Changmin Duan, Sarah Knox, and Clara E. Hill
Advice giving in psychotherapy has been an area of interest for theorists and practitioners for a long time. However, clear and distinct answers to questions concerning the role of advice in client outcomes have not been as available as one would expect. This state of art may be related to discrepant theoretical positions and the lack of consistent empirical evidence. This chapter argues that some evidence does support advice giving in psychotherapy, depending on the cultural and social context as well as on client and therapist variables. This chapter reviews the literature, recommends a specific model for advice giving, and outlines future research directions.
Lyn M. Van Swol, Jihyun Esther Paik, and Andrew Prahl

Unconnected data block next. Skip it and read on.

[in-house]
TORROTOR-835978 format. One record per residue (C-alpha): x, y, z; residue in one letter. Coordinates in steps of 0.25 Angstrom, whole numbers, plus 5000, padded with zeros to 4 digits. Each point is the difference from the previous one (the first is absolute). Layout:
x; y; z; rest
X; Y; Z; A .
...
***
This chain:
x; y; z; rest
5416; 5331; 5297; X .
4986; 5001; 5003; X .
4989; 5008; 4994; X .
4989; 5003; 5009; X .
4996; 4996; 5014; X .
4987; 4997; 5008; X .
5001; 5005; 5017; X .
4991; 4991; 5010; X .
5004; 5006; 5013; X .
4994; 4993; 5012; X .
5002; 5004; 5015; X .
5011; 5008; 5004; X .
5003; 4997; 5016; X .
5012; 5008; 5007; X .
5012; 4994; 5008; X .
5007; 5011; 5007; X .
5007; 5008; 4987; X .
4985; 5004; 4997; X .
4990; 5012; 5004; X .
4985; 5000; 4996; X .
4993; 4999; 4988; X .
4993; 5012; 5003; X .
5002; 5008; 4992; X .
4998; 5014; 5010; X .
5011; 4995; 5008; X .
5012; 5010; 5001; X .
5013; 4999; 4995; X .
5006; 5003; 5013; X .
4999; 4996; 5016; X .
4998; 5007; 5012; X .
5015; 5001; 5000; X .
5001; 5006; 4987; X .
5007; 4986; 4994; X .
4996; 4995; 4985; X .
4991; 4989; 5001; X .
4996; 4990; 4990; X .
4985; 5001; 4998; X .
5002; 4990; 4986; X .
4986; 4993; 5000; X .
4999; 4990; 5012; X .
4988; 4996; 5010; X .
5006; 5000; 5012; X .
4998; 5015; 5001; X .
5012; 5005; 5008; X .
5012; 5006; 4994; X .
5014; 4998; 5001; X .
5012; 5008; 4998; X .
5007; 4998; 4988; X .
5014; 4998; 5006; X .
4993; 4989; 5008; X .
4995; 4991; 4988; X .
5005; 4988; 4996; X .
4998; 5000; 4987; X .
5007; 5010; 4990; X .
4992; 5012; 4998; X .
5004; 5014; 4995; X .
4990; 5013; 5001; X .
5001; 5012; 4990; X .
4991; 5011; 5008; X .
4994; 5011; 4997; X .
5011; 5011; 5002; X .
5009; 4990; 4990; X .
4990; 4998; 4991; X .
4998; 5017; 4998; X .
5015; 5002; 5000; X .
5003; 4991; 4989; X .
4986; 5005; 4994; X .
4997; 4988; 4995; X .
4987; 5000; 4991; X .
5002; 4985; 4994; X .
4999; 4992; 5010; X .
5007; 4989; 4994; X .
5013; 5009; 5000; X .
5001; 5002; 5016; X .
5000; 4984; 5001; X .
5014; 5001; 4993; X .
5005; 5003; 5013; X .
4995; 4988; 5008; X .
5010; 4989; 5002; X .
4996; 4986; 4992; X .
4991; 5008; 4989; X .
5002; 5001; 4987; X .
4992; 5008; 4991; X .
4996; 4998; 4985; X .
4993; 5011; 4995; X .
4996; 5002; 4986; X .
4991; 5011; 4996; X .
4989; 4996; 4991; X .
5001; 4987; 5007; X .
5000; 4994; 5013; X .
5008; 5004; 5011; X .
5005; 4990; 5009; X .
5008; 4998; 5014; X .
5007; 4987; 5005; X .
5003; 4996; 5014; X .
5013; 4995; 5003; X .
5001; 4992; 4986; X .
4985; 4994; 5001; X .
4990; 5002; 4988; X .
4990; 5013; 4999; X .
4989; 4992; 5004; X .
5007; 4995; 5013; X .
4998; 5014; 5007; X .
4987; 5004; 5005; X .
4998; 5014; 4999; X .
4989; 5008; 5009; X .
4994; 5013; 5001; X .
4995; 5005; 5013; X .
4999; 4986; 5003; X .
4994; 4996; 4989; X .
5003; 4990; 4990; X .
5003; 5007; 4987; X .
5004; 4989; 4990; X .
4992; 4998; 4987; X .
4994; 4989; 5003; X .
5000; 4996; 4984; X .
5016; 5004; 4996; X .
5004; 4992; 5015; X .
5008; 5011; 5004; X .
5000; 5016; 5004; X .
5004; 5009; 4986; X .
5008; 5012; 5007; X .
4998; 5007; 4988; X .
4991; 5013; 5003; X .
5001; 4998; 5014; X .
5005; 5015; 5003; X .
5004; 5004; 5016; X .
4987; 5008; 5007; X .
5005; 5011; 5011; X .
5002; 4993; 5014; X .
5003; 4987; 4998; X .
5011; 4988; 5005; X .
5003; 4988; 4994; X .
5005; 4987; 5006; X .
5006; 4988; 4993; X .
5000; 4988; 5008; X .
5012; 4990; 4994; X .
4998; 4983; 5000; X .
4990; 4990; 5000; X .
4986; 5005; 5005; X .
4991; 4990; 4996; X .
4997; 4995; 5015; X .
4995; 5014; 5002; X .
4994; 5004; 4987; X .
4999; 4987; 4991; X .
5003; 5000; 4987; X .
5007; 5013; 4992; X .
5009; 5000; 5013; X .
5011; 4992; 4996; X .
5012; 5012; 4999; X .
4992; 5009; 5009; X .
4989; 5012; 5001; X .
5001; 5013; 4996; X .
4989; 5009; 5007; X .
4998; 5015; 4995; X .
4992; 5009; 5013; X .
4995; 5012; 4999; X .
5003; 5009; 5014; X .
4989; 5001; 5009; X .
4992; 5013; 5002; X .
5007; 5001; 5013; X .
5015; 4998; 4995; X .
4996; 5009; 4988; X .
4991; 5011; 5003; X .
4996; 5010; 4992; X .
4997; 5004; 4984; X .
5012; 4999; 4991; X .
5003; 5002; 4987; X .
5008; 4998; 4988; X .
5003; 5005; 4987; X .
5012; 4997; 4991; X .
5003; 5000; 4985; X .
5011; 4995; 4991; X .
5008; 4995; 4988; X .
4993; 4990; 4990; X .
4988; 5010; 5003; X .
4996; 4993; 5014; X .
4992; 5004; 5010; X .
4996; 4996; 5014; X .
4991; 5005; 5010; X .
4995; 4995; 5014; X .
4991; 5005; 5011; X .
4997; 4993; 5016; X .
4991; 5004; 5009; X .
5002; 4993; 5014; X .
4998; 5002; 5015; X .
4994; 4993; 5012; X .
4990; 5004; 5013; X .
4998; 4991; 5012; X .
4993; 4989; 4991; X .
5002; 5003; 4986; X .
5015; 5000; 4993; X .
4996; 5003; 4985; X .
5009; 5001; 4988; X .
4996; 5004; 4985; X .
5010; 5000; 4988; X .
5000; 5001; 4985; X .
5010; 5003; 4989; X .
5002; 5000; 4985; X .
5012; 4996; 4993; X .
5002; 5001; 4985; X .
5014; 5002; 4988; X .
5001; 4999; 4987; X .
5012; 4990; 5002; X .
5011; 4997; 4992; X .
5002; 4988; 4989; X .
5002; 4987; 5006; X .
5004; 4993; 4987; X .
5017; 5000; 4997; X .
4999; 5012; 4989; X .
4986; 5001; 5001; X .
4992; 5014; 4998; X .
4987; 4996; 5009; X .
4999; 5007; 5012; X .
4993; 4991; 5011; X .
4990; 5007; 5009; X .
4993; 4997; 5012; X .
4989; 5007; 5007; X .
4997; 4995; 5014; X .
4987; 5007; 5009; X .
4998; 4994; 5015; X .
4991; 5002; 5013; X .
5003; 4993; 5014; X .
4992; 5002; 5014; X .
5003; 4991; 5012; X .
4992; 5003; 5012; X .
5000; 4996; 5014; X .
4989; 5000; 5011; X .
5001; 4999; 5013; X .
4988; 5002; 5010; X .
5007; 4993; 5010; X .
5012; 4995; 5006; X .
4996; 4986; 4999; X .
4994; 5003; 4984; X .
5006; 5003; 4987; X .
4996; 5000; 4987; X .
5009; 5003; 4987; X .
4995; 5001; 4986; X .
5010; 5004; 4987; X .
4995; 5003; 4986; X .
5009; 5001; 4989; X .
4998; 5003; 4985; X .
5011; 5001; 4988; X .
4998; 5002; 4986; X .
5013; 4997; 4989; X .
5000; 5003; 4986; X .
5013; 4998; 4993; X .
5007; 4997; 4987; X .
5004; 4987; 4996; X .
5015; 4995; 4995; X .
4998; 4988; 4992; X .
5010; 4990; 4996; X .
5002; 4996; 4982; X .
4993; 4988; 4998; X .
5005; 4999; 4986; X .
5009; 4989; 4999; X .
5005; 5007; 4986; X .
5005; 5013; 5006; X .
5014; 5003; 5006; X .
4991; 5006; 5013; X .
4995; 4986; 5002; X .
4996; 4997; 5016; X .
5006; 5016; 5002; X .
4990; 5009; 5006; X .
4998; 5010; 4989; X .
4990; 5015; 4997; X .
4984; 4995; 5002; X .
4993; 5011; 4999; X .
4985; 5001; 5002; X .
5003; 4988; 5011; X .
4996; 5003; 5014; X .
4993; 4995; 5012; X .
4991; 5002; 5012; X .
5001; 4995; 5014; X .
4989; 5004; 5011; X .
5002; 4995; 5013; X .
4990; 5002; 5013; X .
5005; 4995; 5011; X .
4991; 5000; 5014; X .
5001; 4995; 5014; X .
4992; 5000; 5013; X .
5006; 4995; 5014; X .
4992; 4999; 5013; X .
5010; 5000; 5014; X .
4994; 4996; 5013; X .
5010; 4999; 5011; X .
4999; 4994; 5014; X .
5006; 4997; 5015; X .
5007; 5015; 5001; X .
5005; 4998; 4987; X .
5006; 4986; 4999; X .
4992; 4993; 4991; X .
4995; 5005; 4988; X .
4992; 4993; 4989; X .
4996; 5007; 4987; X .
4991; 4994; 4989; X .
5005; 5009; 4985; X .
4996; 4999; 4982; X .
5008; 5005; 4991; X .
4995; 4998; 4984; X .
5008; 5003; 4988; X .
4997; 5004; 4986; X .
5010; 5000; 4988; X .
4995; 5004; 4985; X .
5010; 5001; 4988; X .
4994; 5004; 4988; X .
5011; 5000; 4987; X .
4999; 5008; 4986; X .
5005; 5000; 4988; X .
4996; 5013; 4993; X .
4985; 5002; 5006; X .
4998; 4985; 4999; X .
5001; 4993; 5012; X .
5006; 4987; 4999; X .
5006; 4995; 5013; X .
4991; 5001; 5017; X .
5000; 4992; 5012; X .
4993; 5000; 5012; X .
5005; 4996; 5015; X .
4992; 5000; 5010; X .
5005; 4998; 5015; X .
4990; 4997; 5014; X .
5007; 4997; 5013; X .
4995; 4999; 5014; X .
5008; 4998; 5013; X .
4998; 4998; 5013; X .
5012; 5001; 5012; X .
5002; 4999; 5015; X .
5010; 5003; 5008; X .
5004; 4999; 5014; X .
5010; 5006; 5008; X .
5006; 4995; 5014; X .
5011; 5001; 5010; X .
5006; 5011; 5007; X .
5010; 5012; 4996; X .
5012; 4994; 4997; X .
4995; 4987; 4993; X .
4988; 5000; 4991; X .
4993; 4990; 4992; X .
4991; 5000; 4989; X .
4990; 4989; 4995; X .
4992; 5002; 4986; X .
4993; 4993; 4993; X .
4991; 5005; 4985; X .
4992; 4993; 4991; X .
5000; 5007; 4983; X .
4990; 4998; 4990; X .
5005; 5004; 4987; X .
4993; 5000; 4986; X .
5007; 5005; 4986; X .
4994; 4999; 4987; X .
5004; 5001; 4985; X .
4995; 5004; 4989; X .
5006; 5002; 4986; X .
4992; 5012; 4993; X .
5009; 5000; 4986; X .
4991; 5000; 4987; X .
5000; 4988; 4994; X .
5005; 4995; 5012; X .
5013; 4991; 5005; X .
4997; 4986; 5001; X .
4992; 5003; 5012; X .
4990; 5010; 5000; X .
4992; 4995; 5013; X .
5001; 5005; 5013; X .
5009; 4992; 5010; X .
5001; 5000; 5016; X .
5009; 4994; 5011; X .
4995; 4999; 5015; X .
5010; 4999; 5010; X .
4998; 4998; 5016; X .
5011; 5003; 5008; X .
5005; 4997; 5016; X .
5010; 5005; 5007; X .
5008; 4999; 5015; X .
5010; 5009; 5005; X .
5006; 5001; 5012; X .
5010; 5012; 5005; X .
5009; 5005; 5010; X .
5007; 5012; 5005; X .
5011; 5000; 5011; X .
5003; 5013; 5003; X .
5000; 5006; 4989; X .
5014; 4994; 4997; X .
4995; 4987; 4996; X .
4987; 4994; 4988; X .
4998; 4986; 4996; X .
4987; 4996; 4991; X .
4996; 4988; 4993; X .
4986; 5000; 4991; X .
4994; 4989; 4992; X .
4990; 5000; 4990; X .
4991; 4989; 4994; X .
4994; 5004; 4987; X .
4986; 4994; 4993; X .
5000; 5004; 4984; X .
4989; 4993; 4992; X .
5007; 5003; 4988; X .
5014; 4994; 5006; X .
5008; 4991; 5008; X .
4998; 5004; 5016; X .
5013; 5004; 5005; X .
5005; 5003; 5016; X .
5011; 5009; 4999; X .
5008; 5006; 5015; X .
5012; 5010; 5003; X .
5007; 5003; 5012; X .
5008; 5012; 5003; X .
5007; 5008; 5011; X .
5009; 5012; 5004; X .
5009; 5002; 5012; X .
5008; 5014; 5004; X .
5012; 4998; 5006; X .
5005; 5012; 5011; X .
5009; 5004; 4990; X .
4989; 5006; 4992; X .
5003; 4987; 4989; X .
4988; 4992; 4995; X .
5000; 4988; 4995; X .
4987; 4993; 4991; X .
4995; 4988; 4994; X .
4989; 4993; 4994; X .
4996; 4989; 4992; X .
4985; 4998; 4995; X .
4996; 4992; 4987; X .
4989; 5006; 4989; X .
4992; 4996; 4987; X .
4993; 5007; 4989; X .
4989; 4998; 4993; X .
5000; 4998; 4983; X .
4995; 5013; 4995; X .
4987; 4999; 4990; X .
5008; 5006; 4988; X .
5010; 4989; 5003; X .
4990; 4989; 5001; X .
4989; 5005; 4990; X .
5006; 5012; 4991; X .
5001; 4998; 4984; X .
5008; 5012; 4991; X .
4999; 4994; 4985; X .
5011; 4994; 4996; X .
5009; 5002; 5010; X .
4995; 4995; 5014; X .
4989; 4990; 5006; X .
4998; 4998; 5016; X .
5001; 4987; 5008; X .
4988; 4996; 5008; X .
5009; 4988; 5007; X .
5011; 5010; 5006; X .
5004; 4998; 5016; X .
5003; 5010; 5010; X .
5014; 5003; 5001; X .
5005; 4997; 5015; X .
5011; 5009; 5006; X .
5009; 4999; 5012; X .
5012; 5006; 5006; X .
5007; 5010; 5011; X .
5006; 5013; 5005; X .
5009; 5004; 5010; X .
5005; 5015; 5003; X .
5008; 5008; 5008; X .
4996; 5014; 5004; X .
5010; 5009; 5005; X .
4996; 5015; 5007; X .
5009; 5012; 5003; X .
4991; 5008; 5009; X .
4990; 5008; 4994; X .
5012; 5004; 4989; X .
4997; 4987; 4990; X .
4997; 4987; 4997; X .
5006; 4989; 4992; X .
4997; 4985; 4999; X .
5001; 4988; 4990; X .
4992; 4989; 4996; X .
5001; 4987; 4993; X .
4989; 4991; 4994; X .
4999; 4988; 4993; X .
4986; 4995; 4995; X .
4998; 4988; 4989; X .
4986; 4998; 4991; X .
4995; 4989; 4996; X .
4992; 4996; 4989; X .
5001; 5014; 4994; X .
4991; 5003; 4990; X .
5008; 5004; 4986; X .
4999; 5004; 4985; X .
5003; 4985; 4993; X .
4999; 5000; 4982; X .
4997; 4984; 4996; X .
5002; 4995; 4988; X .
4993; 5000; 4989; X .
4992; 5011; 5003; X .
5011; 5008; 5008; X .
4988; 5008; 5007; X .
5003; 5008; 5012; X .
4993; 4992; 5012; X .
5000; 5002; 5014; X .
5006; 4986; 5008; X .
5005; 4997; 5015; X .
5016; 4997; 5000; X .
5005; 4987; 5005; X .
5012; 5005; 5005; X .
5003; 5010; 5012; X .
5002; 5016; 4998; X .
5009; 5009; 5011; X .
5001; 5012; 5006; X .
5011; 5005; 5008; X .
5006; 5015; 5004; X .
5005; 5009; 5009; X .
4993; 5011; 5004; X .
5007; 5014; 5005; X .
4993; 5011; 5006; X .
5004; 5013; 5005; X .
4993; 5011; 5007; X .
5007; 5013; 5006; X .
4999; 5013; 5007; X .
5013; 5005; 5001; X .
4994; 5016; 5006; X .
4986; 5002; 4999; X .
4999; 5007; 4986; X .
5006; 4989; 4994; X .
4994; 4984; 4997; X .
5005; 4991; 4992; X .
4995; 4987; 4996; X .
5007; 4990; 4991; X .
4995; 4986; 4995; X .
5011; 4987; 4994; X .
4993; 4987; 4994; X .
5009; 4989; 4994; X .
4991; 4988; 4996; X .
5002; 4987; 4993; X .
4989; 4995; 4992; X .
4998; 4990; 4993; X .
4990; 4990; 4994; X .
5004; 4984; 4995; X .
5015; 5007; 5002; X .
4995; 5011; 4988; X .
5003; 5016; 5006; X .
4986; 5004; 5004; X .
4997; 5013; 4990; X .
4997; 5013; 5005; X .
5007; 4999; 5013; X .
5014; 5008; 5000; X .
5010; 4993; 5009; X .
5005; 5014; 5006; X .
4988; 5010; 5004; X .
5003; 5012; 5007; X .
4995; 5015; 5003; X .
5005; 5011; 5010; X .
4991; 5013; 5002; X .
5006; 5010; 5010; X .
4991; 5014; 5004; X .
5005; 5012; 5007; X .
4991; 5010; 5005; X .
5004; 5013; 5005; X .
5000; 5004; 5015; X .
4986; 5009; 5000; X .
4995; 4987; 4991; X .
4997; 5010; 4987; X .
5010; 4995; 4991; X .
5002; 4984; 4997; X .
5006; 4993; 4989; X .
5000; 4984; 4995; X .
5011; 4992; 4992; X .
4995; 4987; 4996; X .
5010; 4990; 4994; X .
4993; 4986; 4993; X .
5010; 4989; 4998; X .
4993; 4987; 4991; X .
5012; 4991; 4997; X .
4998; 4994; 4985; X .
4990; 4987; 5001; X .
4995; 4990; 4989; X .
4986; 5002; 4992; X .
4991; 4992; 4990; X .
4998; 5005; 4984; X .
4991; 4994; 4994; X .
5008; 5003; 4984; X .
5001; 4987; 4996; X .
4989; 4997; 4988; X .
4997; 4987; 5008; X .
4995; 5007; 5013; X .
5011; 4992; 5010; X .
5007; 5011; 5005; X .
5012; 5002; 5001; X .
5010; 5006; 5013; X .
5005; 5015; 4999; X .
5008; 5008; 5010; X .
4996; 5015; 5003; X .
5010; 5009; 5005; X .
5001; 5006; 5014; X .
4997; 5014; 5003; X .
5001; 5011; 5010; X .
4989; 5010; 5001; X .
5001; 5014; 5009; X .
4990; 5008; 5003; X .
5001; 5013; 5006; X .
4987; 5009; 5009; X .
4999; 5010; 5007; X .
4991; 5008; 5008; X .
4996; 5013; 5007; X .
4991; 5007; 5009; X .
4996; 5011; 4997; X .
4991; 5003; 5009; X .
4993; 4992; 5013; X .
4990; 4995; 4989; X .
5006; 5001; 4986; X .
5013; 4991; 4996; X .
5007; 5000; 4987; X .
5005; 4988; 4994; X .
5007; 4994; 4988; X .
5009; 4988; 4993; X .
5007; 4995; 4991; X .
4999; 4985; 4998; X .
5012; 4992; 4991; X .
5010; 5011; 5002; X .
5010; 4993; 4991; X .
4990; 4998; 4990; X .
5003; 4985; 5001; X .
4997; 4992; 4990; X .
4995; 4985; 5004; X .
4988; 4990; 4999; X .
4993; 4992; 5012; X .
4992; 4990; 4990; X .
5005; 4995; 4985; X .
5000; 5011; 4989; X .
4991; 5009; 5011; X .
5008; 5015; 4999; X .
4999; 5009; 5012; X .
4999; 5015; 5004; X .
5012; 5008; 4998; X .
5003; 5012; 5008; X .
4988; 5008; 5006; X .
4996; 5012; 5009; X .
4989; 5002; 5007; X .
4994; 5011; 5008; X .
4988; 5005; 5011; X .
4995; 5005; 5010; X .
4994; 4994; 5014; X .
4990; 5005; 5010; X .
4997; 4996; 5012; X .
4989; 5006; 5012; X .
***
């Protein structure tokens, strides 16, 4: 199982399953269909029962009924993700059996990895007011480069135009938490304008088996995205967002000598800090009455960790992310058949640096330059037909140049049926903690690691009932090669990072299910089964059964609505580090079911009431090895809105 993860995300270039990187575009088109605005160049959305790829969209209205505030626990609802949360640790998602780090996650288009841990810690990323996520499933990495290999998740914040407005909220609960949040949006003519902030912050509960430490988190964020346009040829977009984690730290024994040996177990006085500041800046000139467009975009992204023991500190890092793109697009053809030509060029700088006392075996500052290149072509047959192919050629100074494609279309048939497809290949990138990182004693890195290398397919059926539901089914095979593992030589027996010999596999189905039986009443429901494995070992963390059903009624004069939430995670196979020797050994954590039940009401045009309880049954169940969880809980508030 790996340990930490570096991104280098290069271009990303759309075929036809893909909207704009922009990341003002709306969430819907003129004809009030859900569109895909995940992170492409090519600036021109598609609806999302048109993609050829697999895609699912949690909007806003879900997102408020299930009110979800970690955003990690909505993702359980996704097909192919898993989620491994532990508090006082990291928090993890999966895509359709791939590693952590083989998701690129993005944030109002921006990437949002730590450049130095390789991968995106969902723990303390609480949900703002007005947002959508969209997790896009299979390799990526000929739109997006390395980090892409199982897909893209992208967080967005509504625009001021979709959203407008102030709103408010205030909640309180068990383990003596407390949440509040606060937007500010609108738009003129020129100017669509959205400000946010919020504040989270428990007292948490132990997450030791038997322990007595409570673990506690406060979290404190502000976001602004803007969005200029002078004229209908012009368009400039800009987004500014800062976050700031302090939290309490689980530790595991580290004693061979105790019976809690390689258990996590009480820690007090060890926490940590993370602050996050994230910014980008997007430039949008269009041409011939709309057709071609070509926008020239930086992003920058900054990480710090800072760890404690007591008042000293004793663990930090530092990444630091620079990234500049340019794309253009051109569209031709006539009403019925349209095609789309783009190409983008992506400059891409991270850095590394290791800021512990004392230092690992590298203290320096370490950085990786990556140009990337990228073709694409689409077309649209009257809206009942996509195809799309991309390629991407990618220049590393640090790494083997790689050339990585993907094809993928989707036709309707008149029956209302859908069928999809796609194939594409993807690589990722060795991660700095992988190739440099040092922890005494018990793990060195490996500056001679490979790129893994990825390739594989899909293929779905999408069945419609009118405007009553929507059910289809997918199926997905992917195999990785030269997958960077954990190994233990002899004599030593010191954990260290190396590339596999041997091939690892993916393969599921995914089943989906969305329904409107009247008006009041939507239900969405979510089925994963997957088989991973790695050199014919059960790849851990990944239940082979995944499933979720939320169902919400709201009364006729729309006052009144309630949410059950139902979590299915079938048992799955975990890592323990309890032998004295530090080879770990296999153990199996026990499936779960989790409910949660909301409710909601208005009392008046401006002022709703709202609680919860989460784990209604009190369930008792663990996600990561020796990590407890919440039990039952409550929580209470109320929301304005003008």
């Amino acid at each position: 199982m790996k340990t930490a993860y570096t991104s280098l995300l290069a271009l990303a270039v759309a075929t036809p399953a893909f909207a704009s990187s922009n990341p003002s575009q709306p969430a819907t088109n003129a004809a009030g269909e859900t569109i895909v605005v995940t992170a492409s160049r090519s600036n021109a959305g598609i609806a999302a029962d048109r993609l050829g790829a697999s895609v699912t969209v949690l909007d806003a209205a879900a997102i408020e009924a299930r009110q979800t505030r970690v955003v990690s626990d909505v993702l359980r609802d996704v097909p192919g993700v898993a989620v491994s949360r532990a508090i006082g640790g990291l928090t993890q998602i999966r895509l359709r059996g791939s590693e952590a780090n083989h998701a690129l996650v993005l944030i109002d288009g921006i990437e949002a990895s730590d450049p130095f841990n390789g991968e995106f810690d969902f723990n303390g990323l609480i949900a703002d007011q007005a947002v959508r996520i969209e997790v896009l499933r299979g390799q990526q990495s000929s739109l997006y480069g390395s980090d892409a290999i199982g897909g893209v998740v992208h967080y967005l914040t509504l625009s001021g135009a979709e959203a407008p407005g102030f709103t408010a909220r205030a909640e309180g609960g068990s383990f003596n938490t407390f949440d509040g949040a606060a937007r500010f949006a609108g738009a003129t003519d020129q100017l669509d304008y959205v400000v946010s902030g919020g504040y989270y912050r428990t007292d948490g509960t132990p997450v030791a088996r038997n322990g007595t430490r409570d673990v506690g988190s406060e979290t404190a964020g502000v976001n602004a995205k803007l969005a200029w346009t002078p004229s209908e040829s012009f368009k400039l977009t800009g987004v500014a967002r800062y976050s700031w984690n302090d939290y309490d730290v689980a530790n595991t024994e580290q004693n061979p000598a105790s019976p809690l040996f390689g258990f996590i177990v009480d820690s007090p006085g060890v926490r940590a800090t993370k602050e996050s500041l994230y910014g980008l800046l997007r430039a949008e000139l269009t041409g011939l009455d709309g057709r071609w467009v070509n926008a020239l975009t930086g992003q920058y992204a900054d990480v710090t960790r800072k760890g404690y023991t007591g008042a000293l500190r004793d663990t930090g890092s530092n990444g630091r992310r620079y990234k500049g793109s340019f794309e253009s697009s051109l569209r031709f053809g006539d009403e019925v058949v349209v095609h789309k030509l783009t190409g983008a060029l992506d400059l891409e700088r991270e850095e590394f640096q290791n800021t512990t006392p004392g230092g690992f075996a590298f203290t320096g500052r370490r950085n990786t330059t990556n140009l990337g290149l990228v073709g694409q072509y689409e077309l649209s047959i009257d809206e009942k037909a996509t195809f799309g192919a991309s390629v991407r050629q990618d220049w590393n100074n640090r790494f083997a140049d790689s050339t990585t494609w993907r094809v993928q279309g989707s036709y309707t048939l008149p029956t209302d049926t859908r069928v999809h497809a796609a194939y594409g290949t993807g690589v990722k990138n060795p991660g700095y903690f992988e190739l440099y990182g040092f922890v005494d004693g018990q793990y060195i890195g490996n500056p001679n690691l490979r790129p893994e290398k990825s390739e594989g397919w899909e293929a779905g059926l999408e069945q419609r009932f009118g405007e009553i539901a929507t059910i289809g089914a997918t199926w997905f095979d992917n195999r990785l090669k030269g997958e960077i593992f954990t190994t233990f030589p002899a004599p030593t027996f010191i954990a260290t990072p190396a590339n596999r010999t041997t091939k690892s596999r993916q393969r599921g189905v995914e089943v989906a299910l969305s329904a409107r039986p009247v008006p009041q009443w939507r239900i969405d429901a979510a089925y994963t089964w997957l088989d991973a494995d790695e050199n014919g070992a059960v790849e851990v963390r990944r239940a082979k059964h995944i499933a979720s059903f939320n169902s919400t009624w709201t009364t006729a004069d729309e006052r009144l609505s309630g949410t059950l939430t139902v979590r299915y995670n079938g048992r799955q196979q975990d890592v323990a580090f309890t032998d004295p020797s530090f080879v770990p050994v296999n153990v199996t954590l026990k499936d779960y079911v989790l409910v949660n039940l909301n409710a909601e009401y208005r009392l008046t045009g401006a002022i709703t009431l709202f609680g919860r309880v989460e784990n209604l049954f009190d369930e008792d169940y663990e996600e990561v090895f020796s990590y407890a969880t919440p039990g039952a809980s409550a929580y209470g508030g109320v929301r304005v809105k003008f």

This chapter examines the psychology of advice recipients, focusing on research predominantly conducted using the Judge Advisor System, in which a participant “judge” receives advice from one or more advisors but has ultimate responsibility for making the decision. First, it reviews methods of typical Judge Advisor System experiments. Next, it surveys the research to explore why decision makers often do not seek out advice, focusing on the costs of advice and decision-maker overconfidence. It then examines why decision makers underutilize the advice they receive due to factors like confirmation bias, egocentric discounting, and power. In addition, factors that increase the utilization of advice, such as trust, advisor confidence, and advisor expertise, are considered. Finally, the influence of advice-recipient power and reception to computerized advice are examined in depth. Finally, advice to decision makers about how to seek and utilize advice to make better decisions is provided.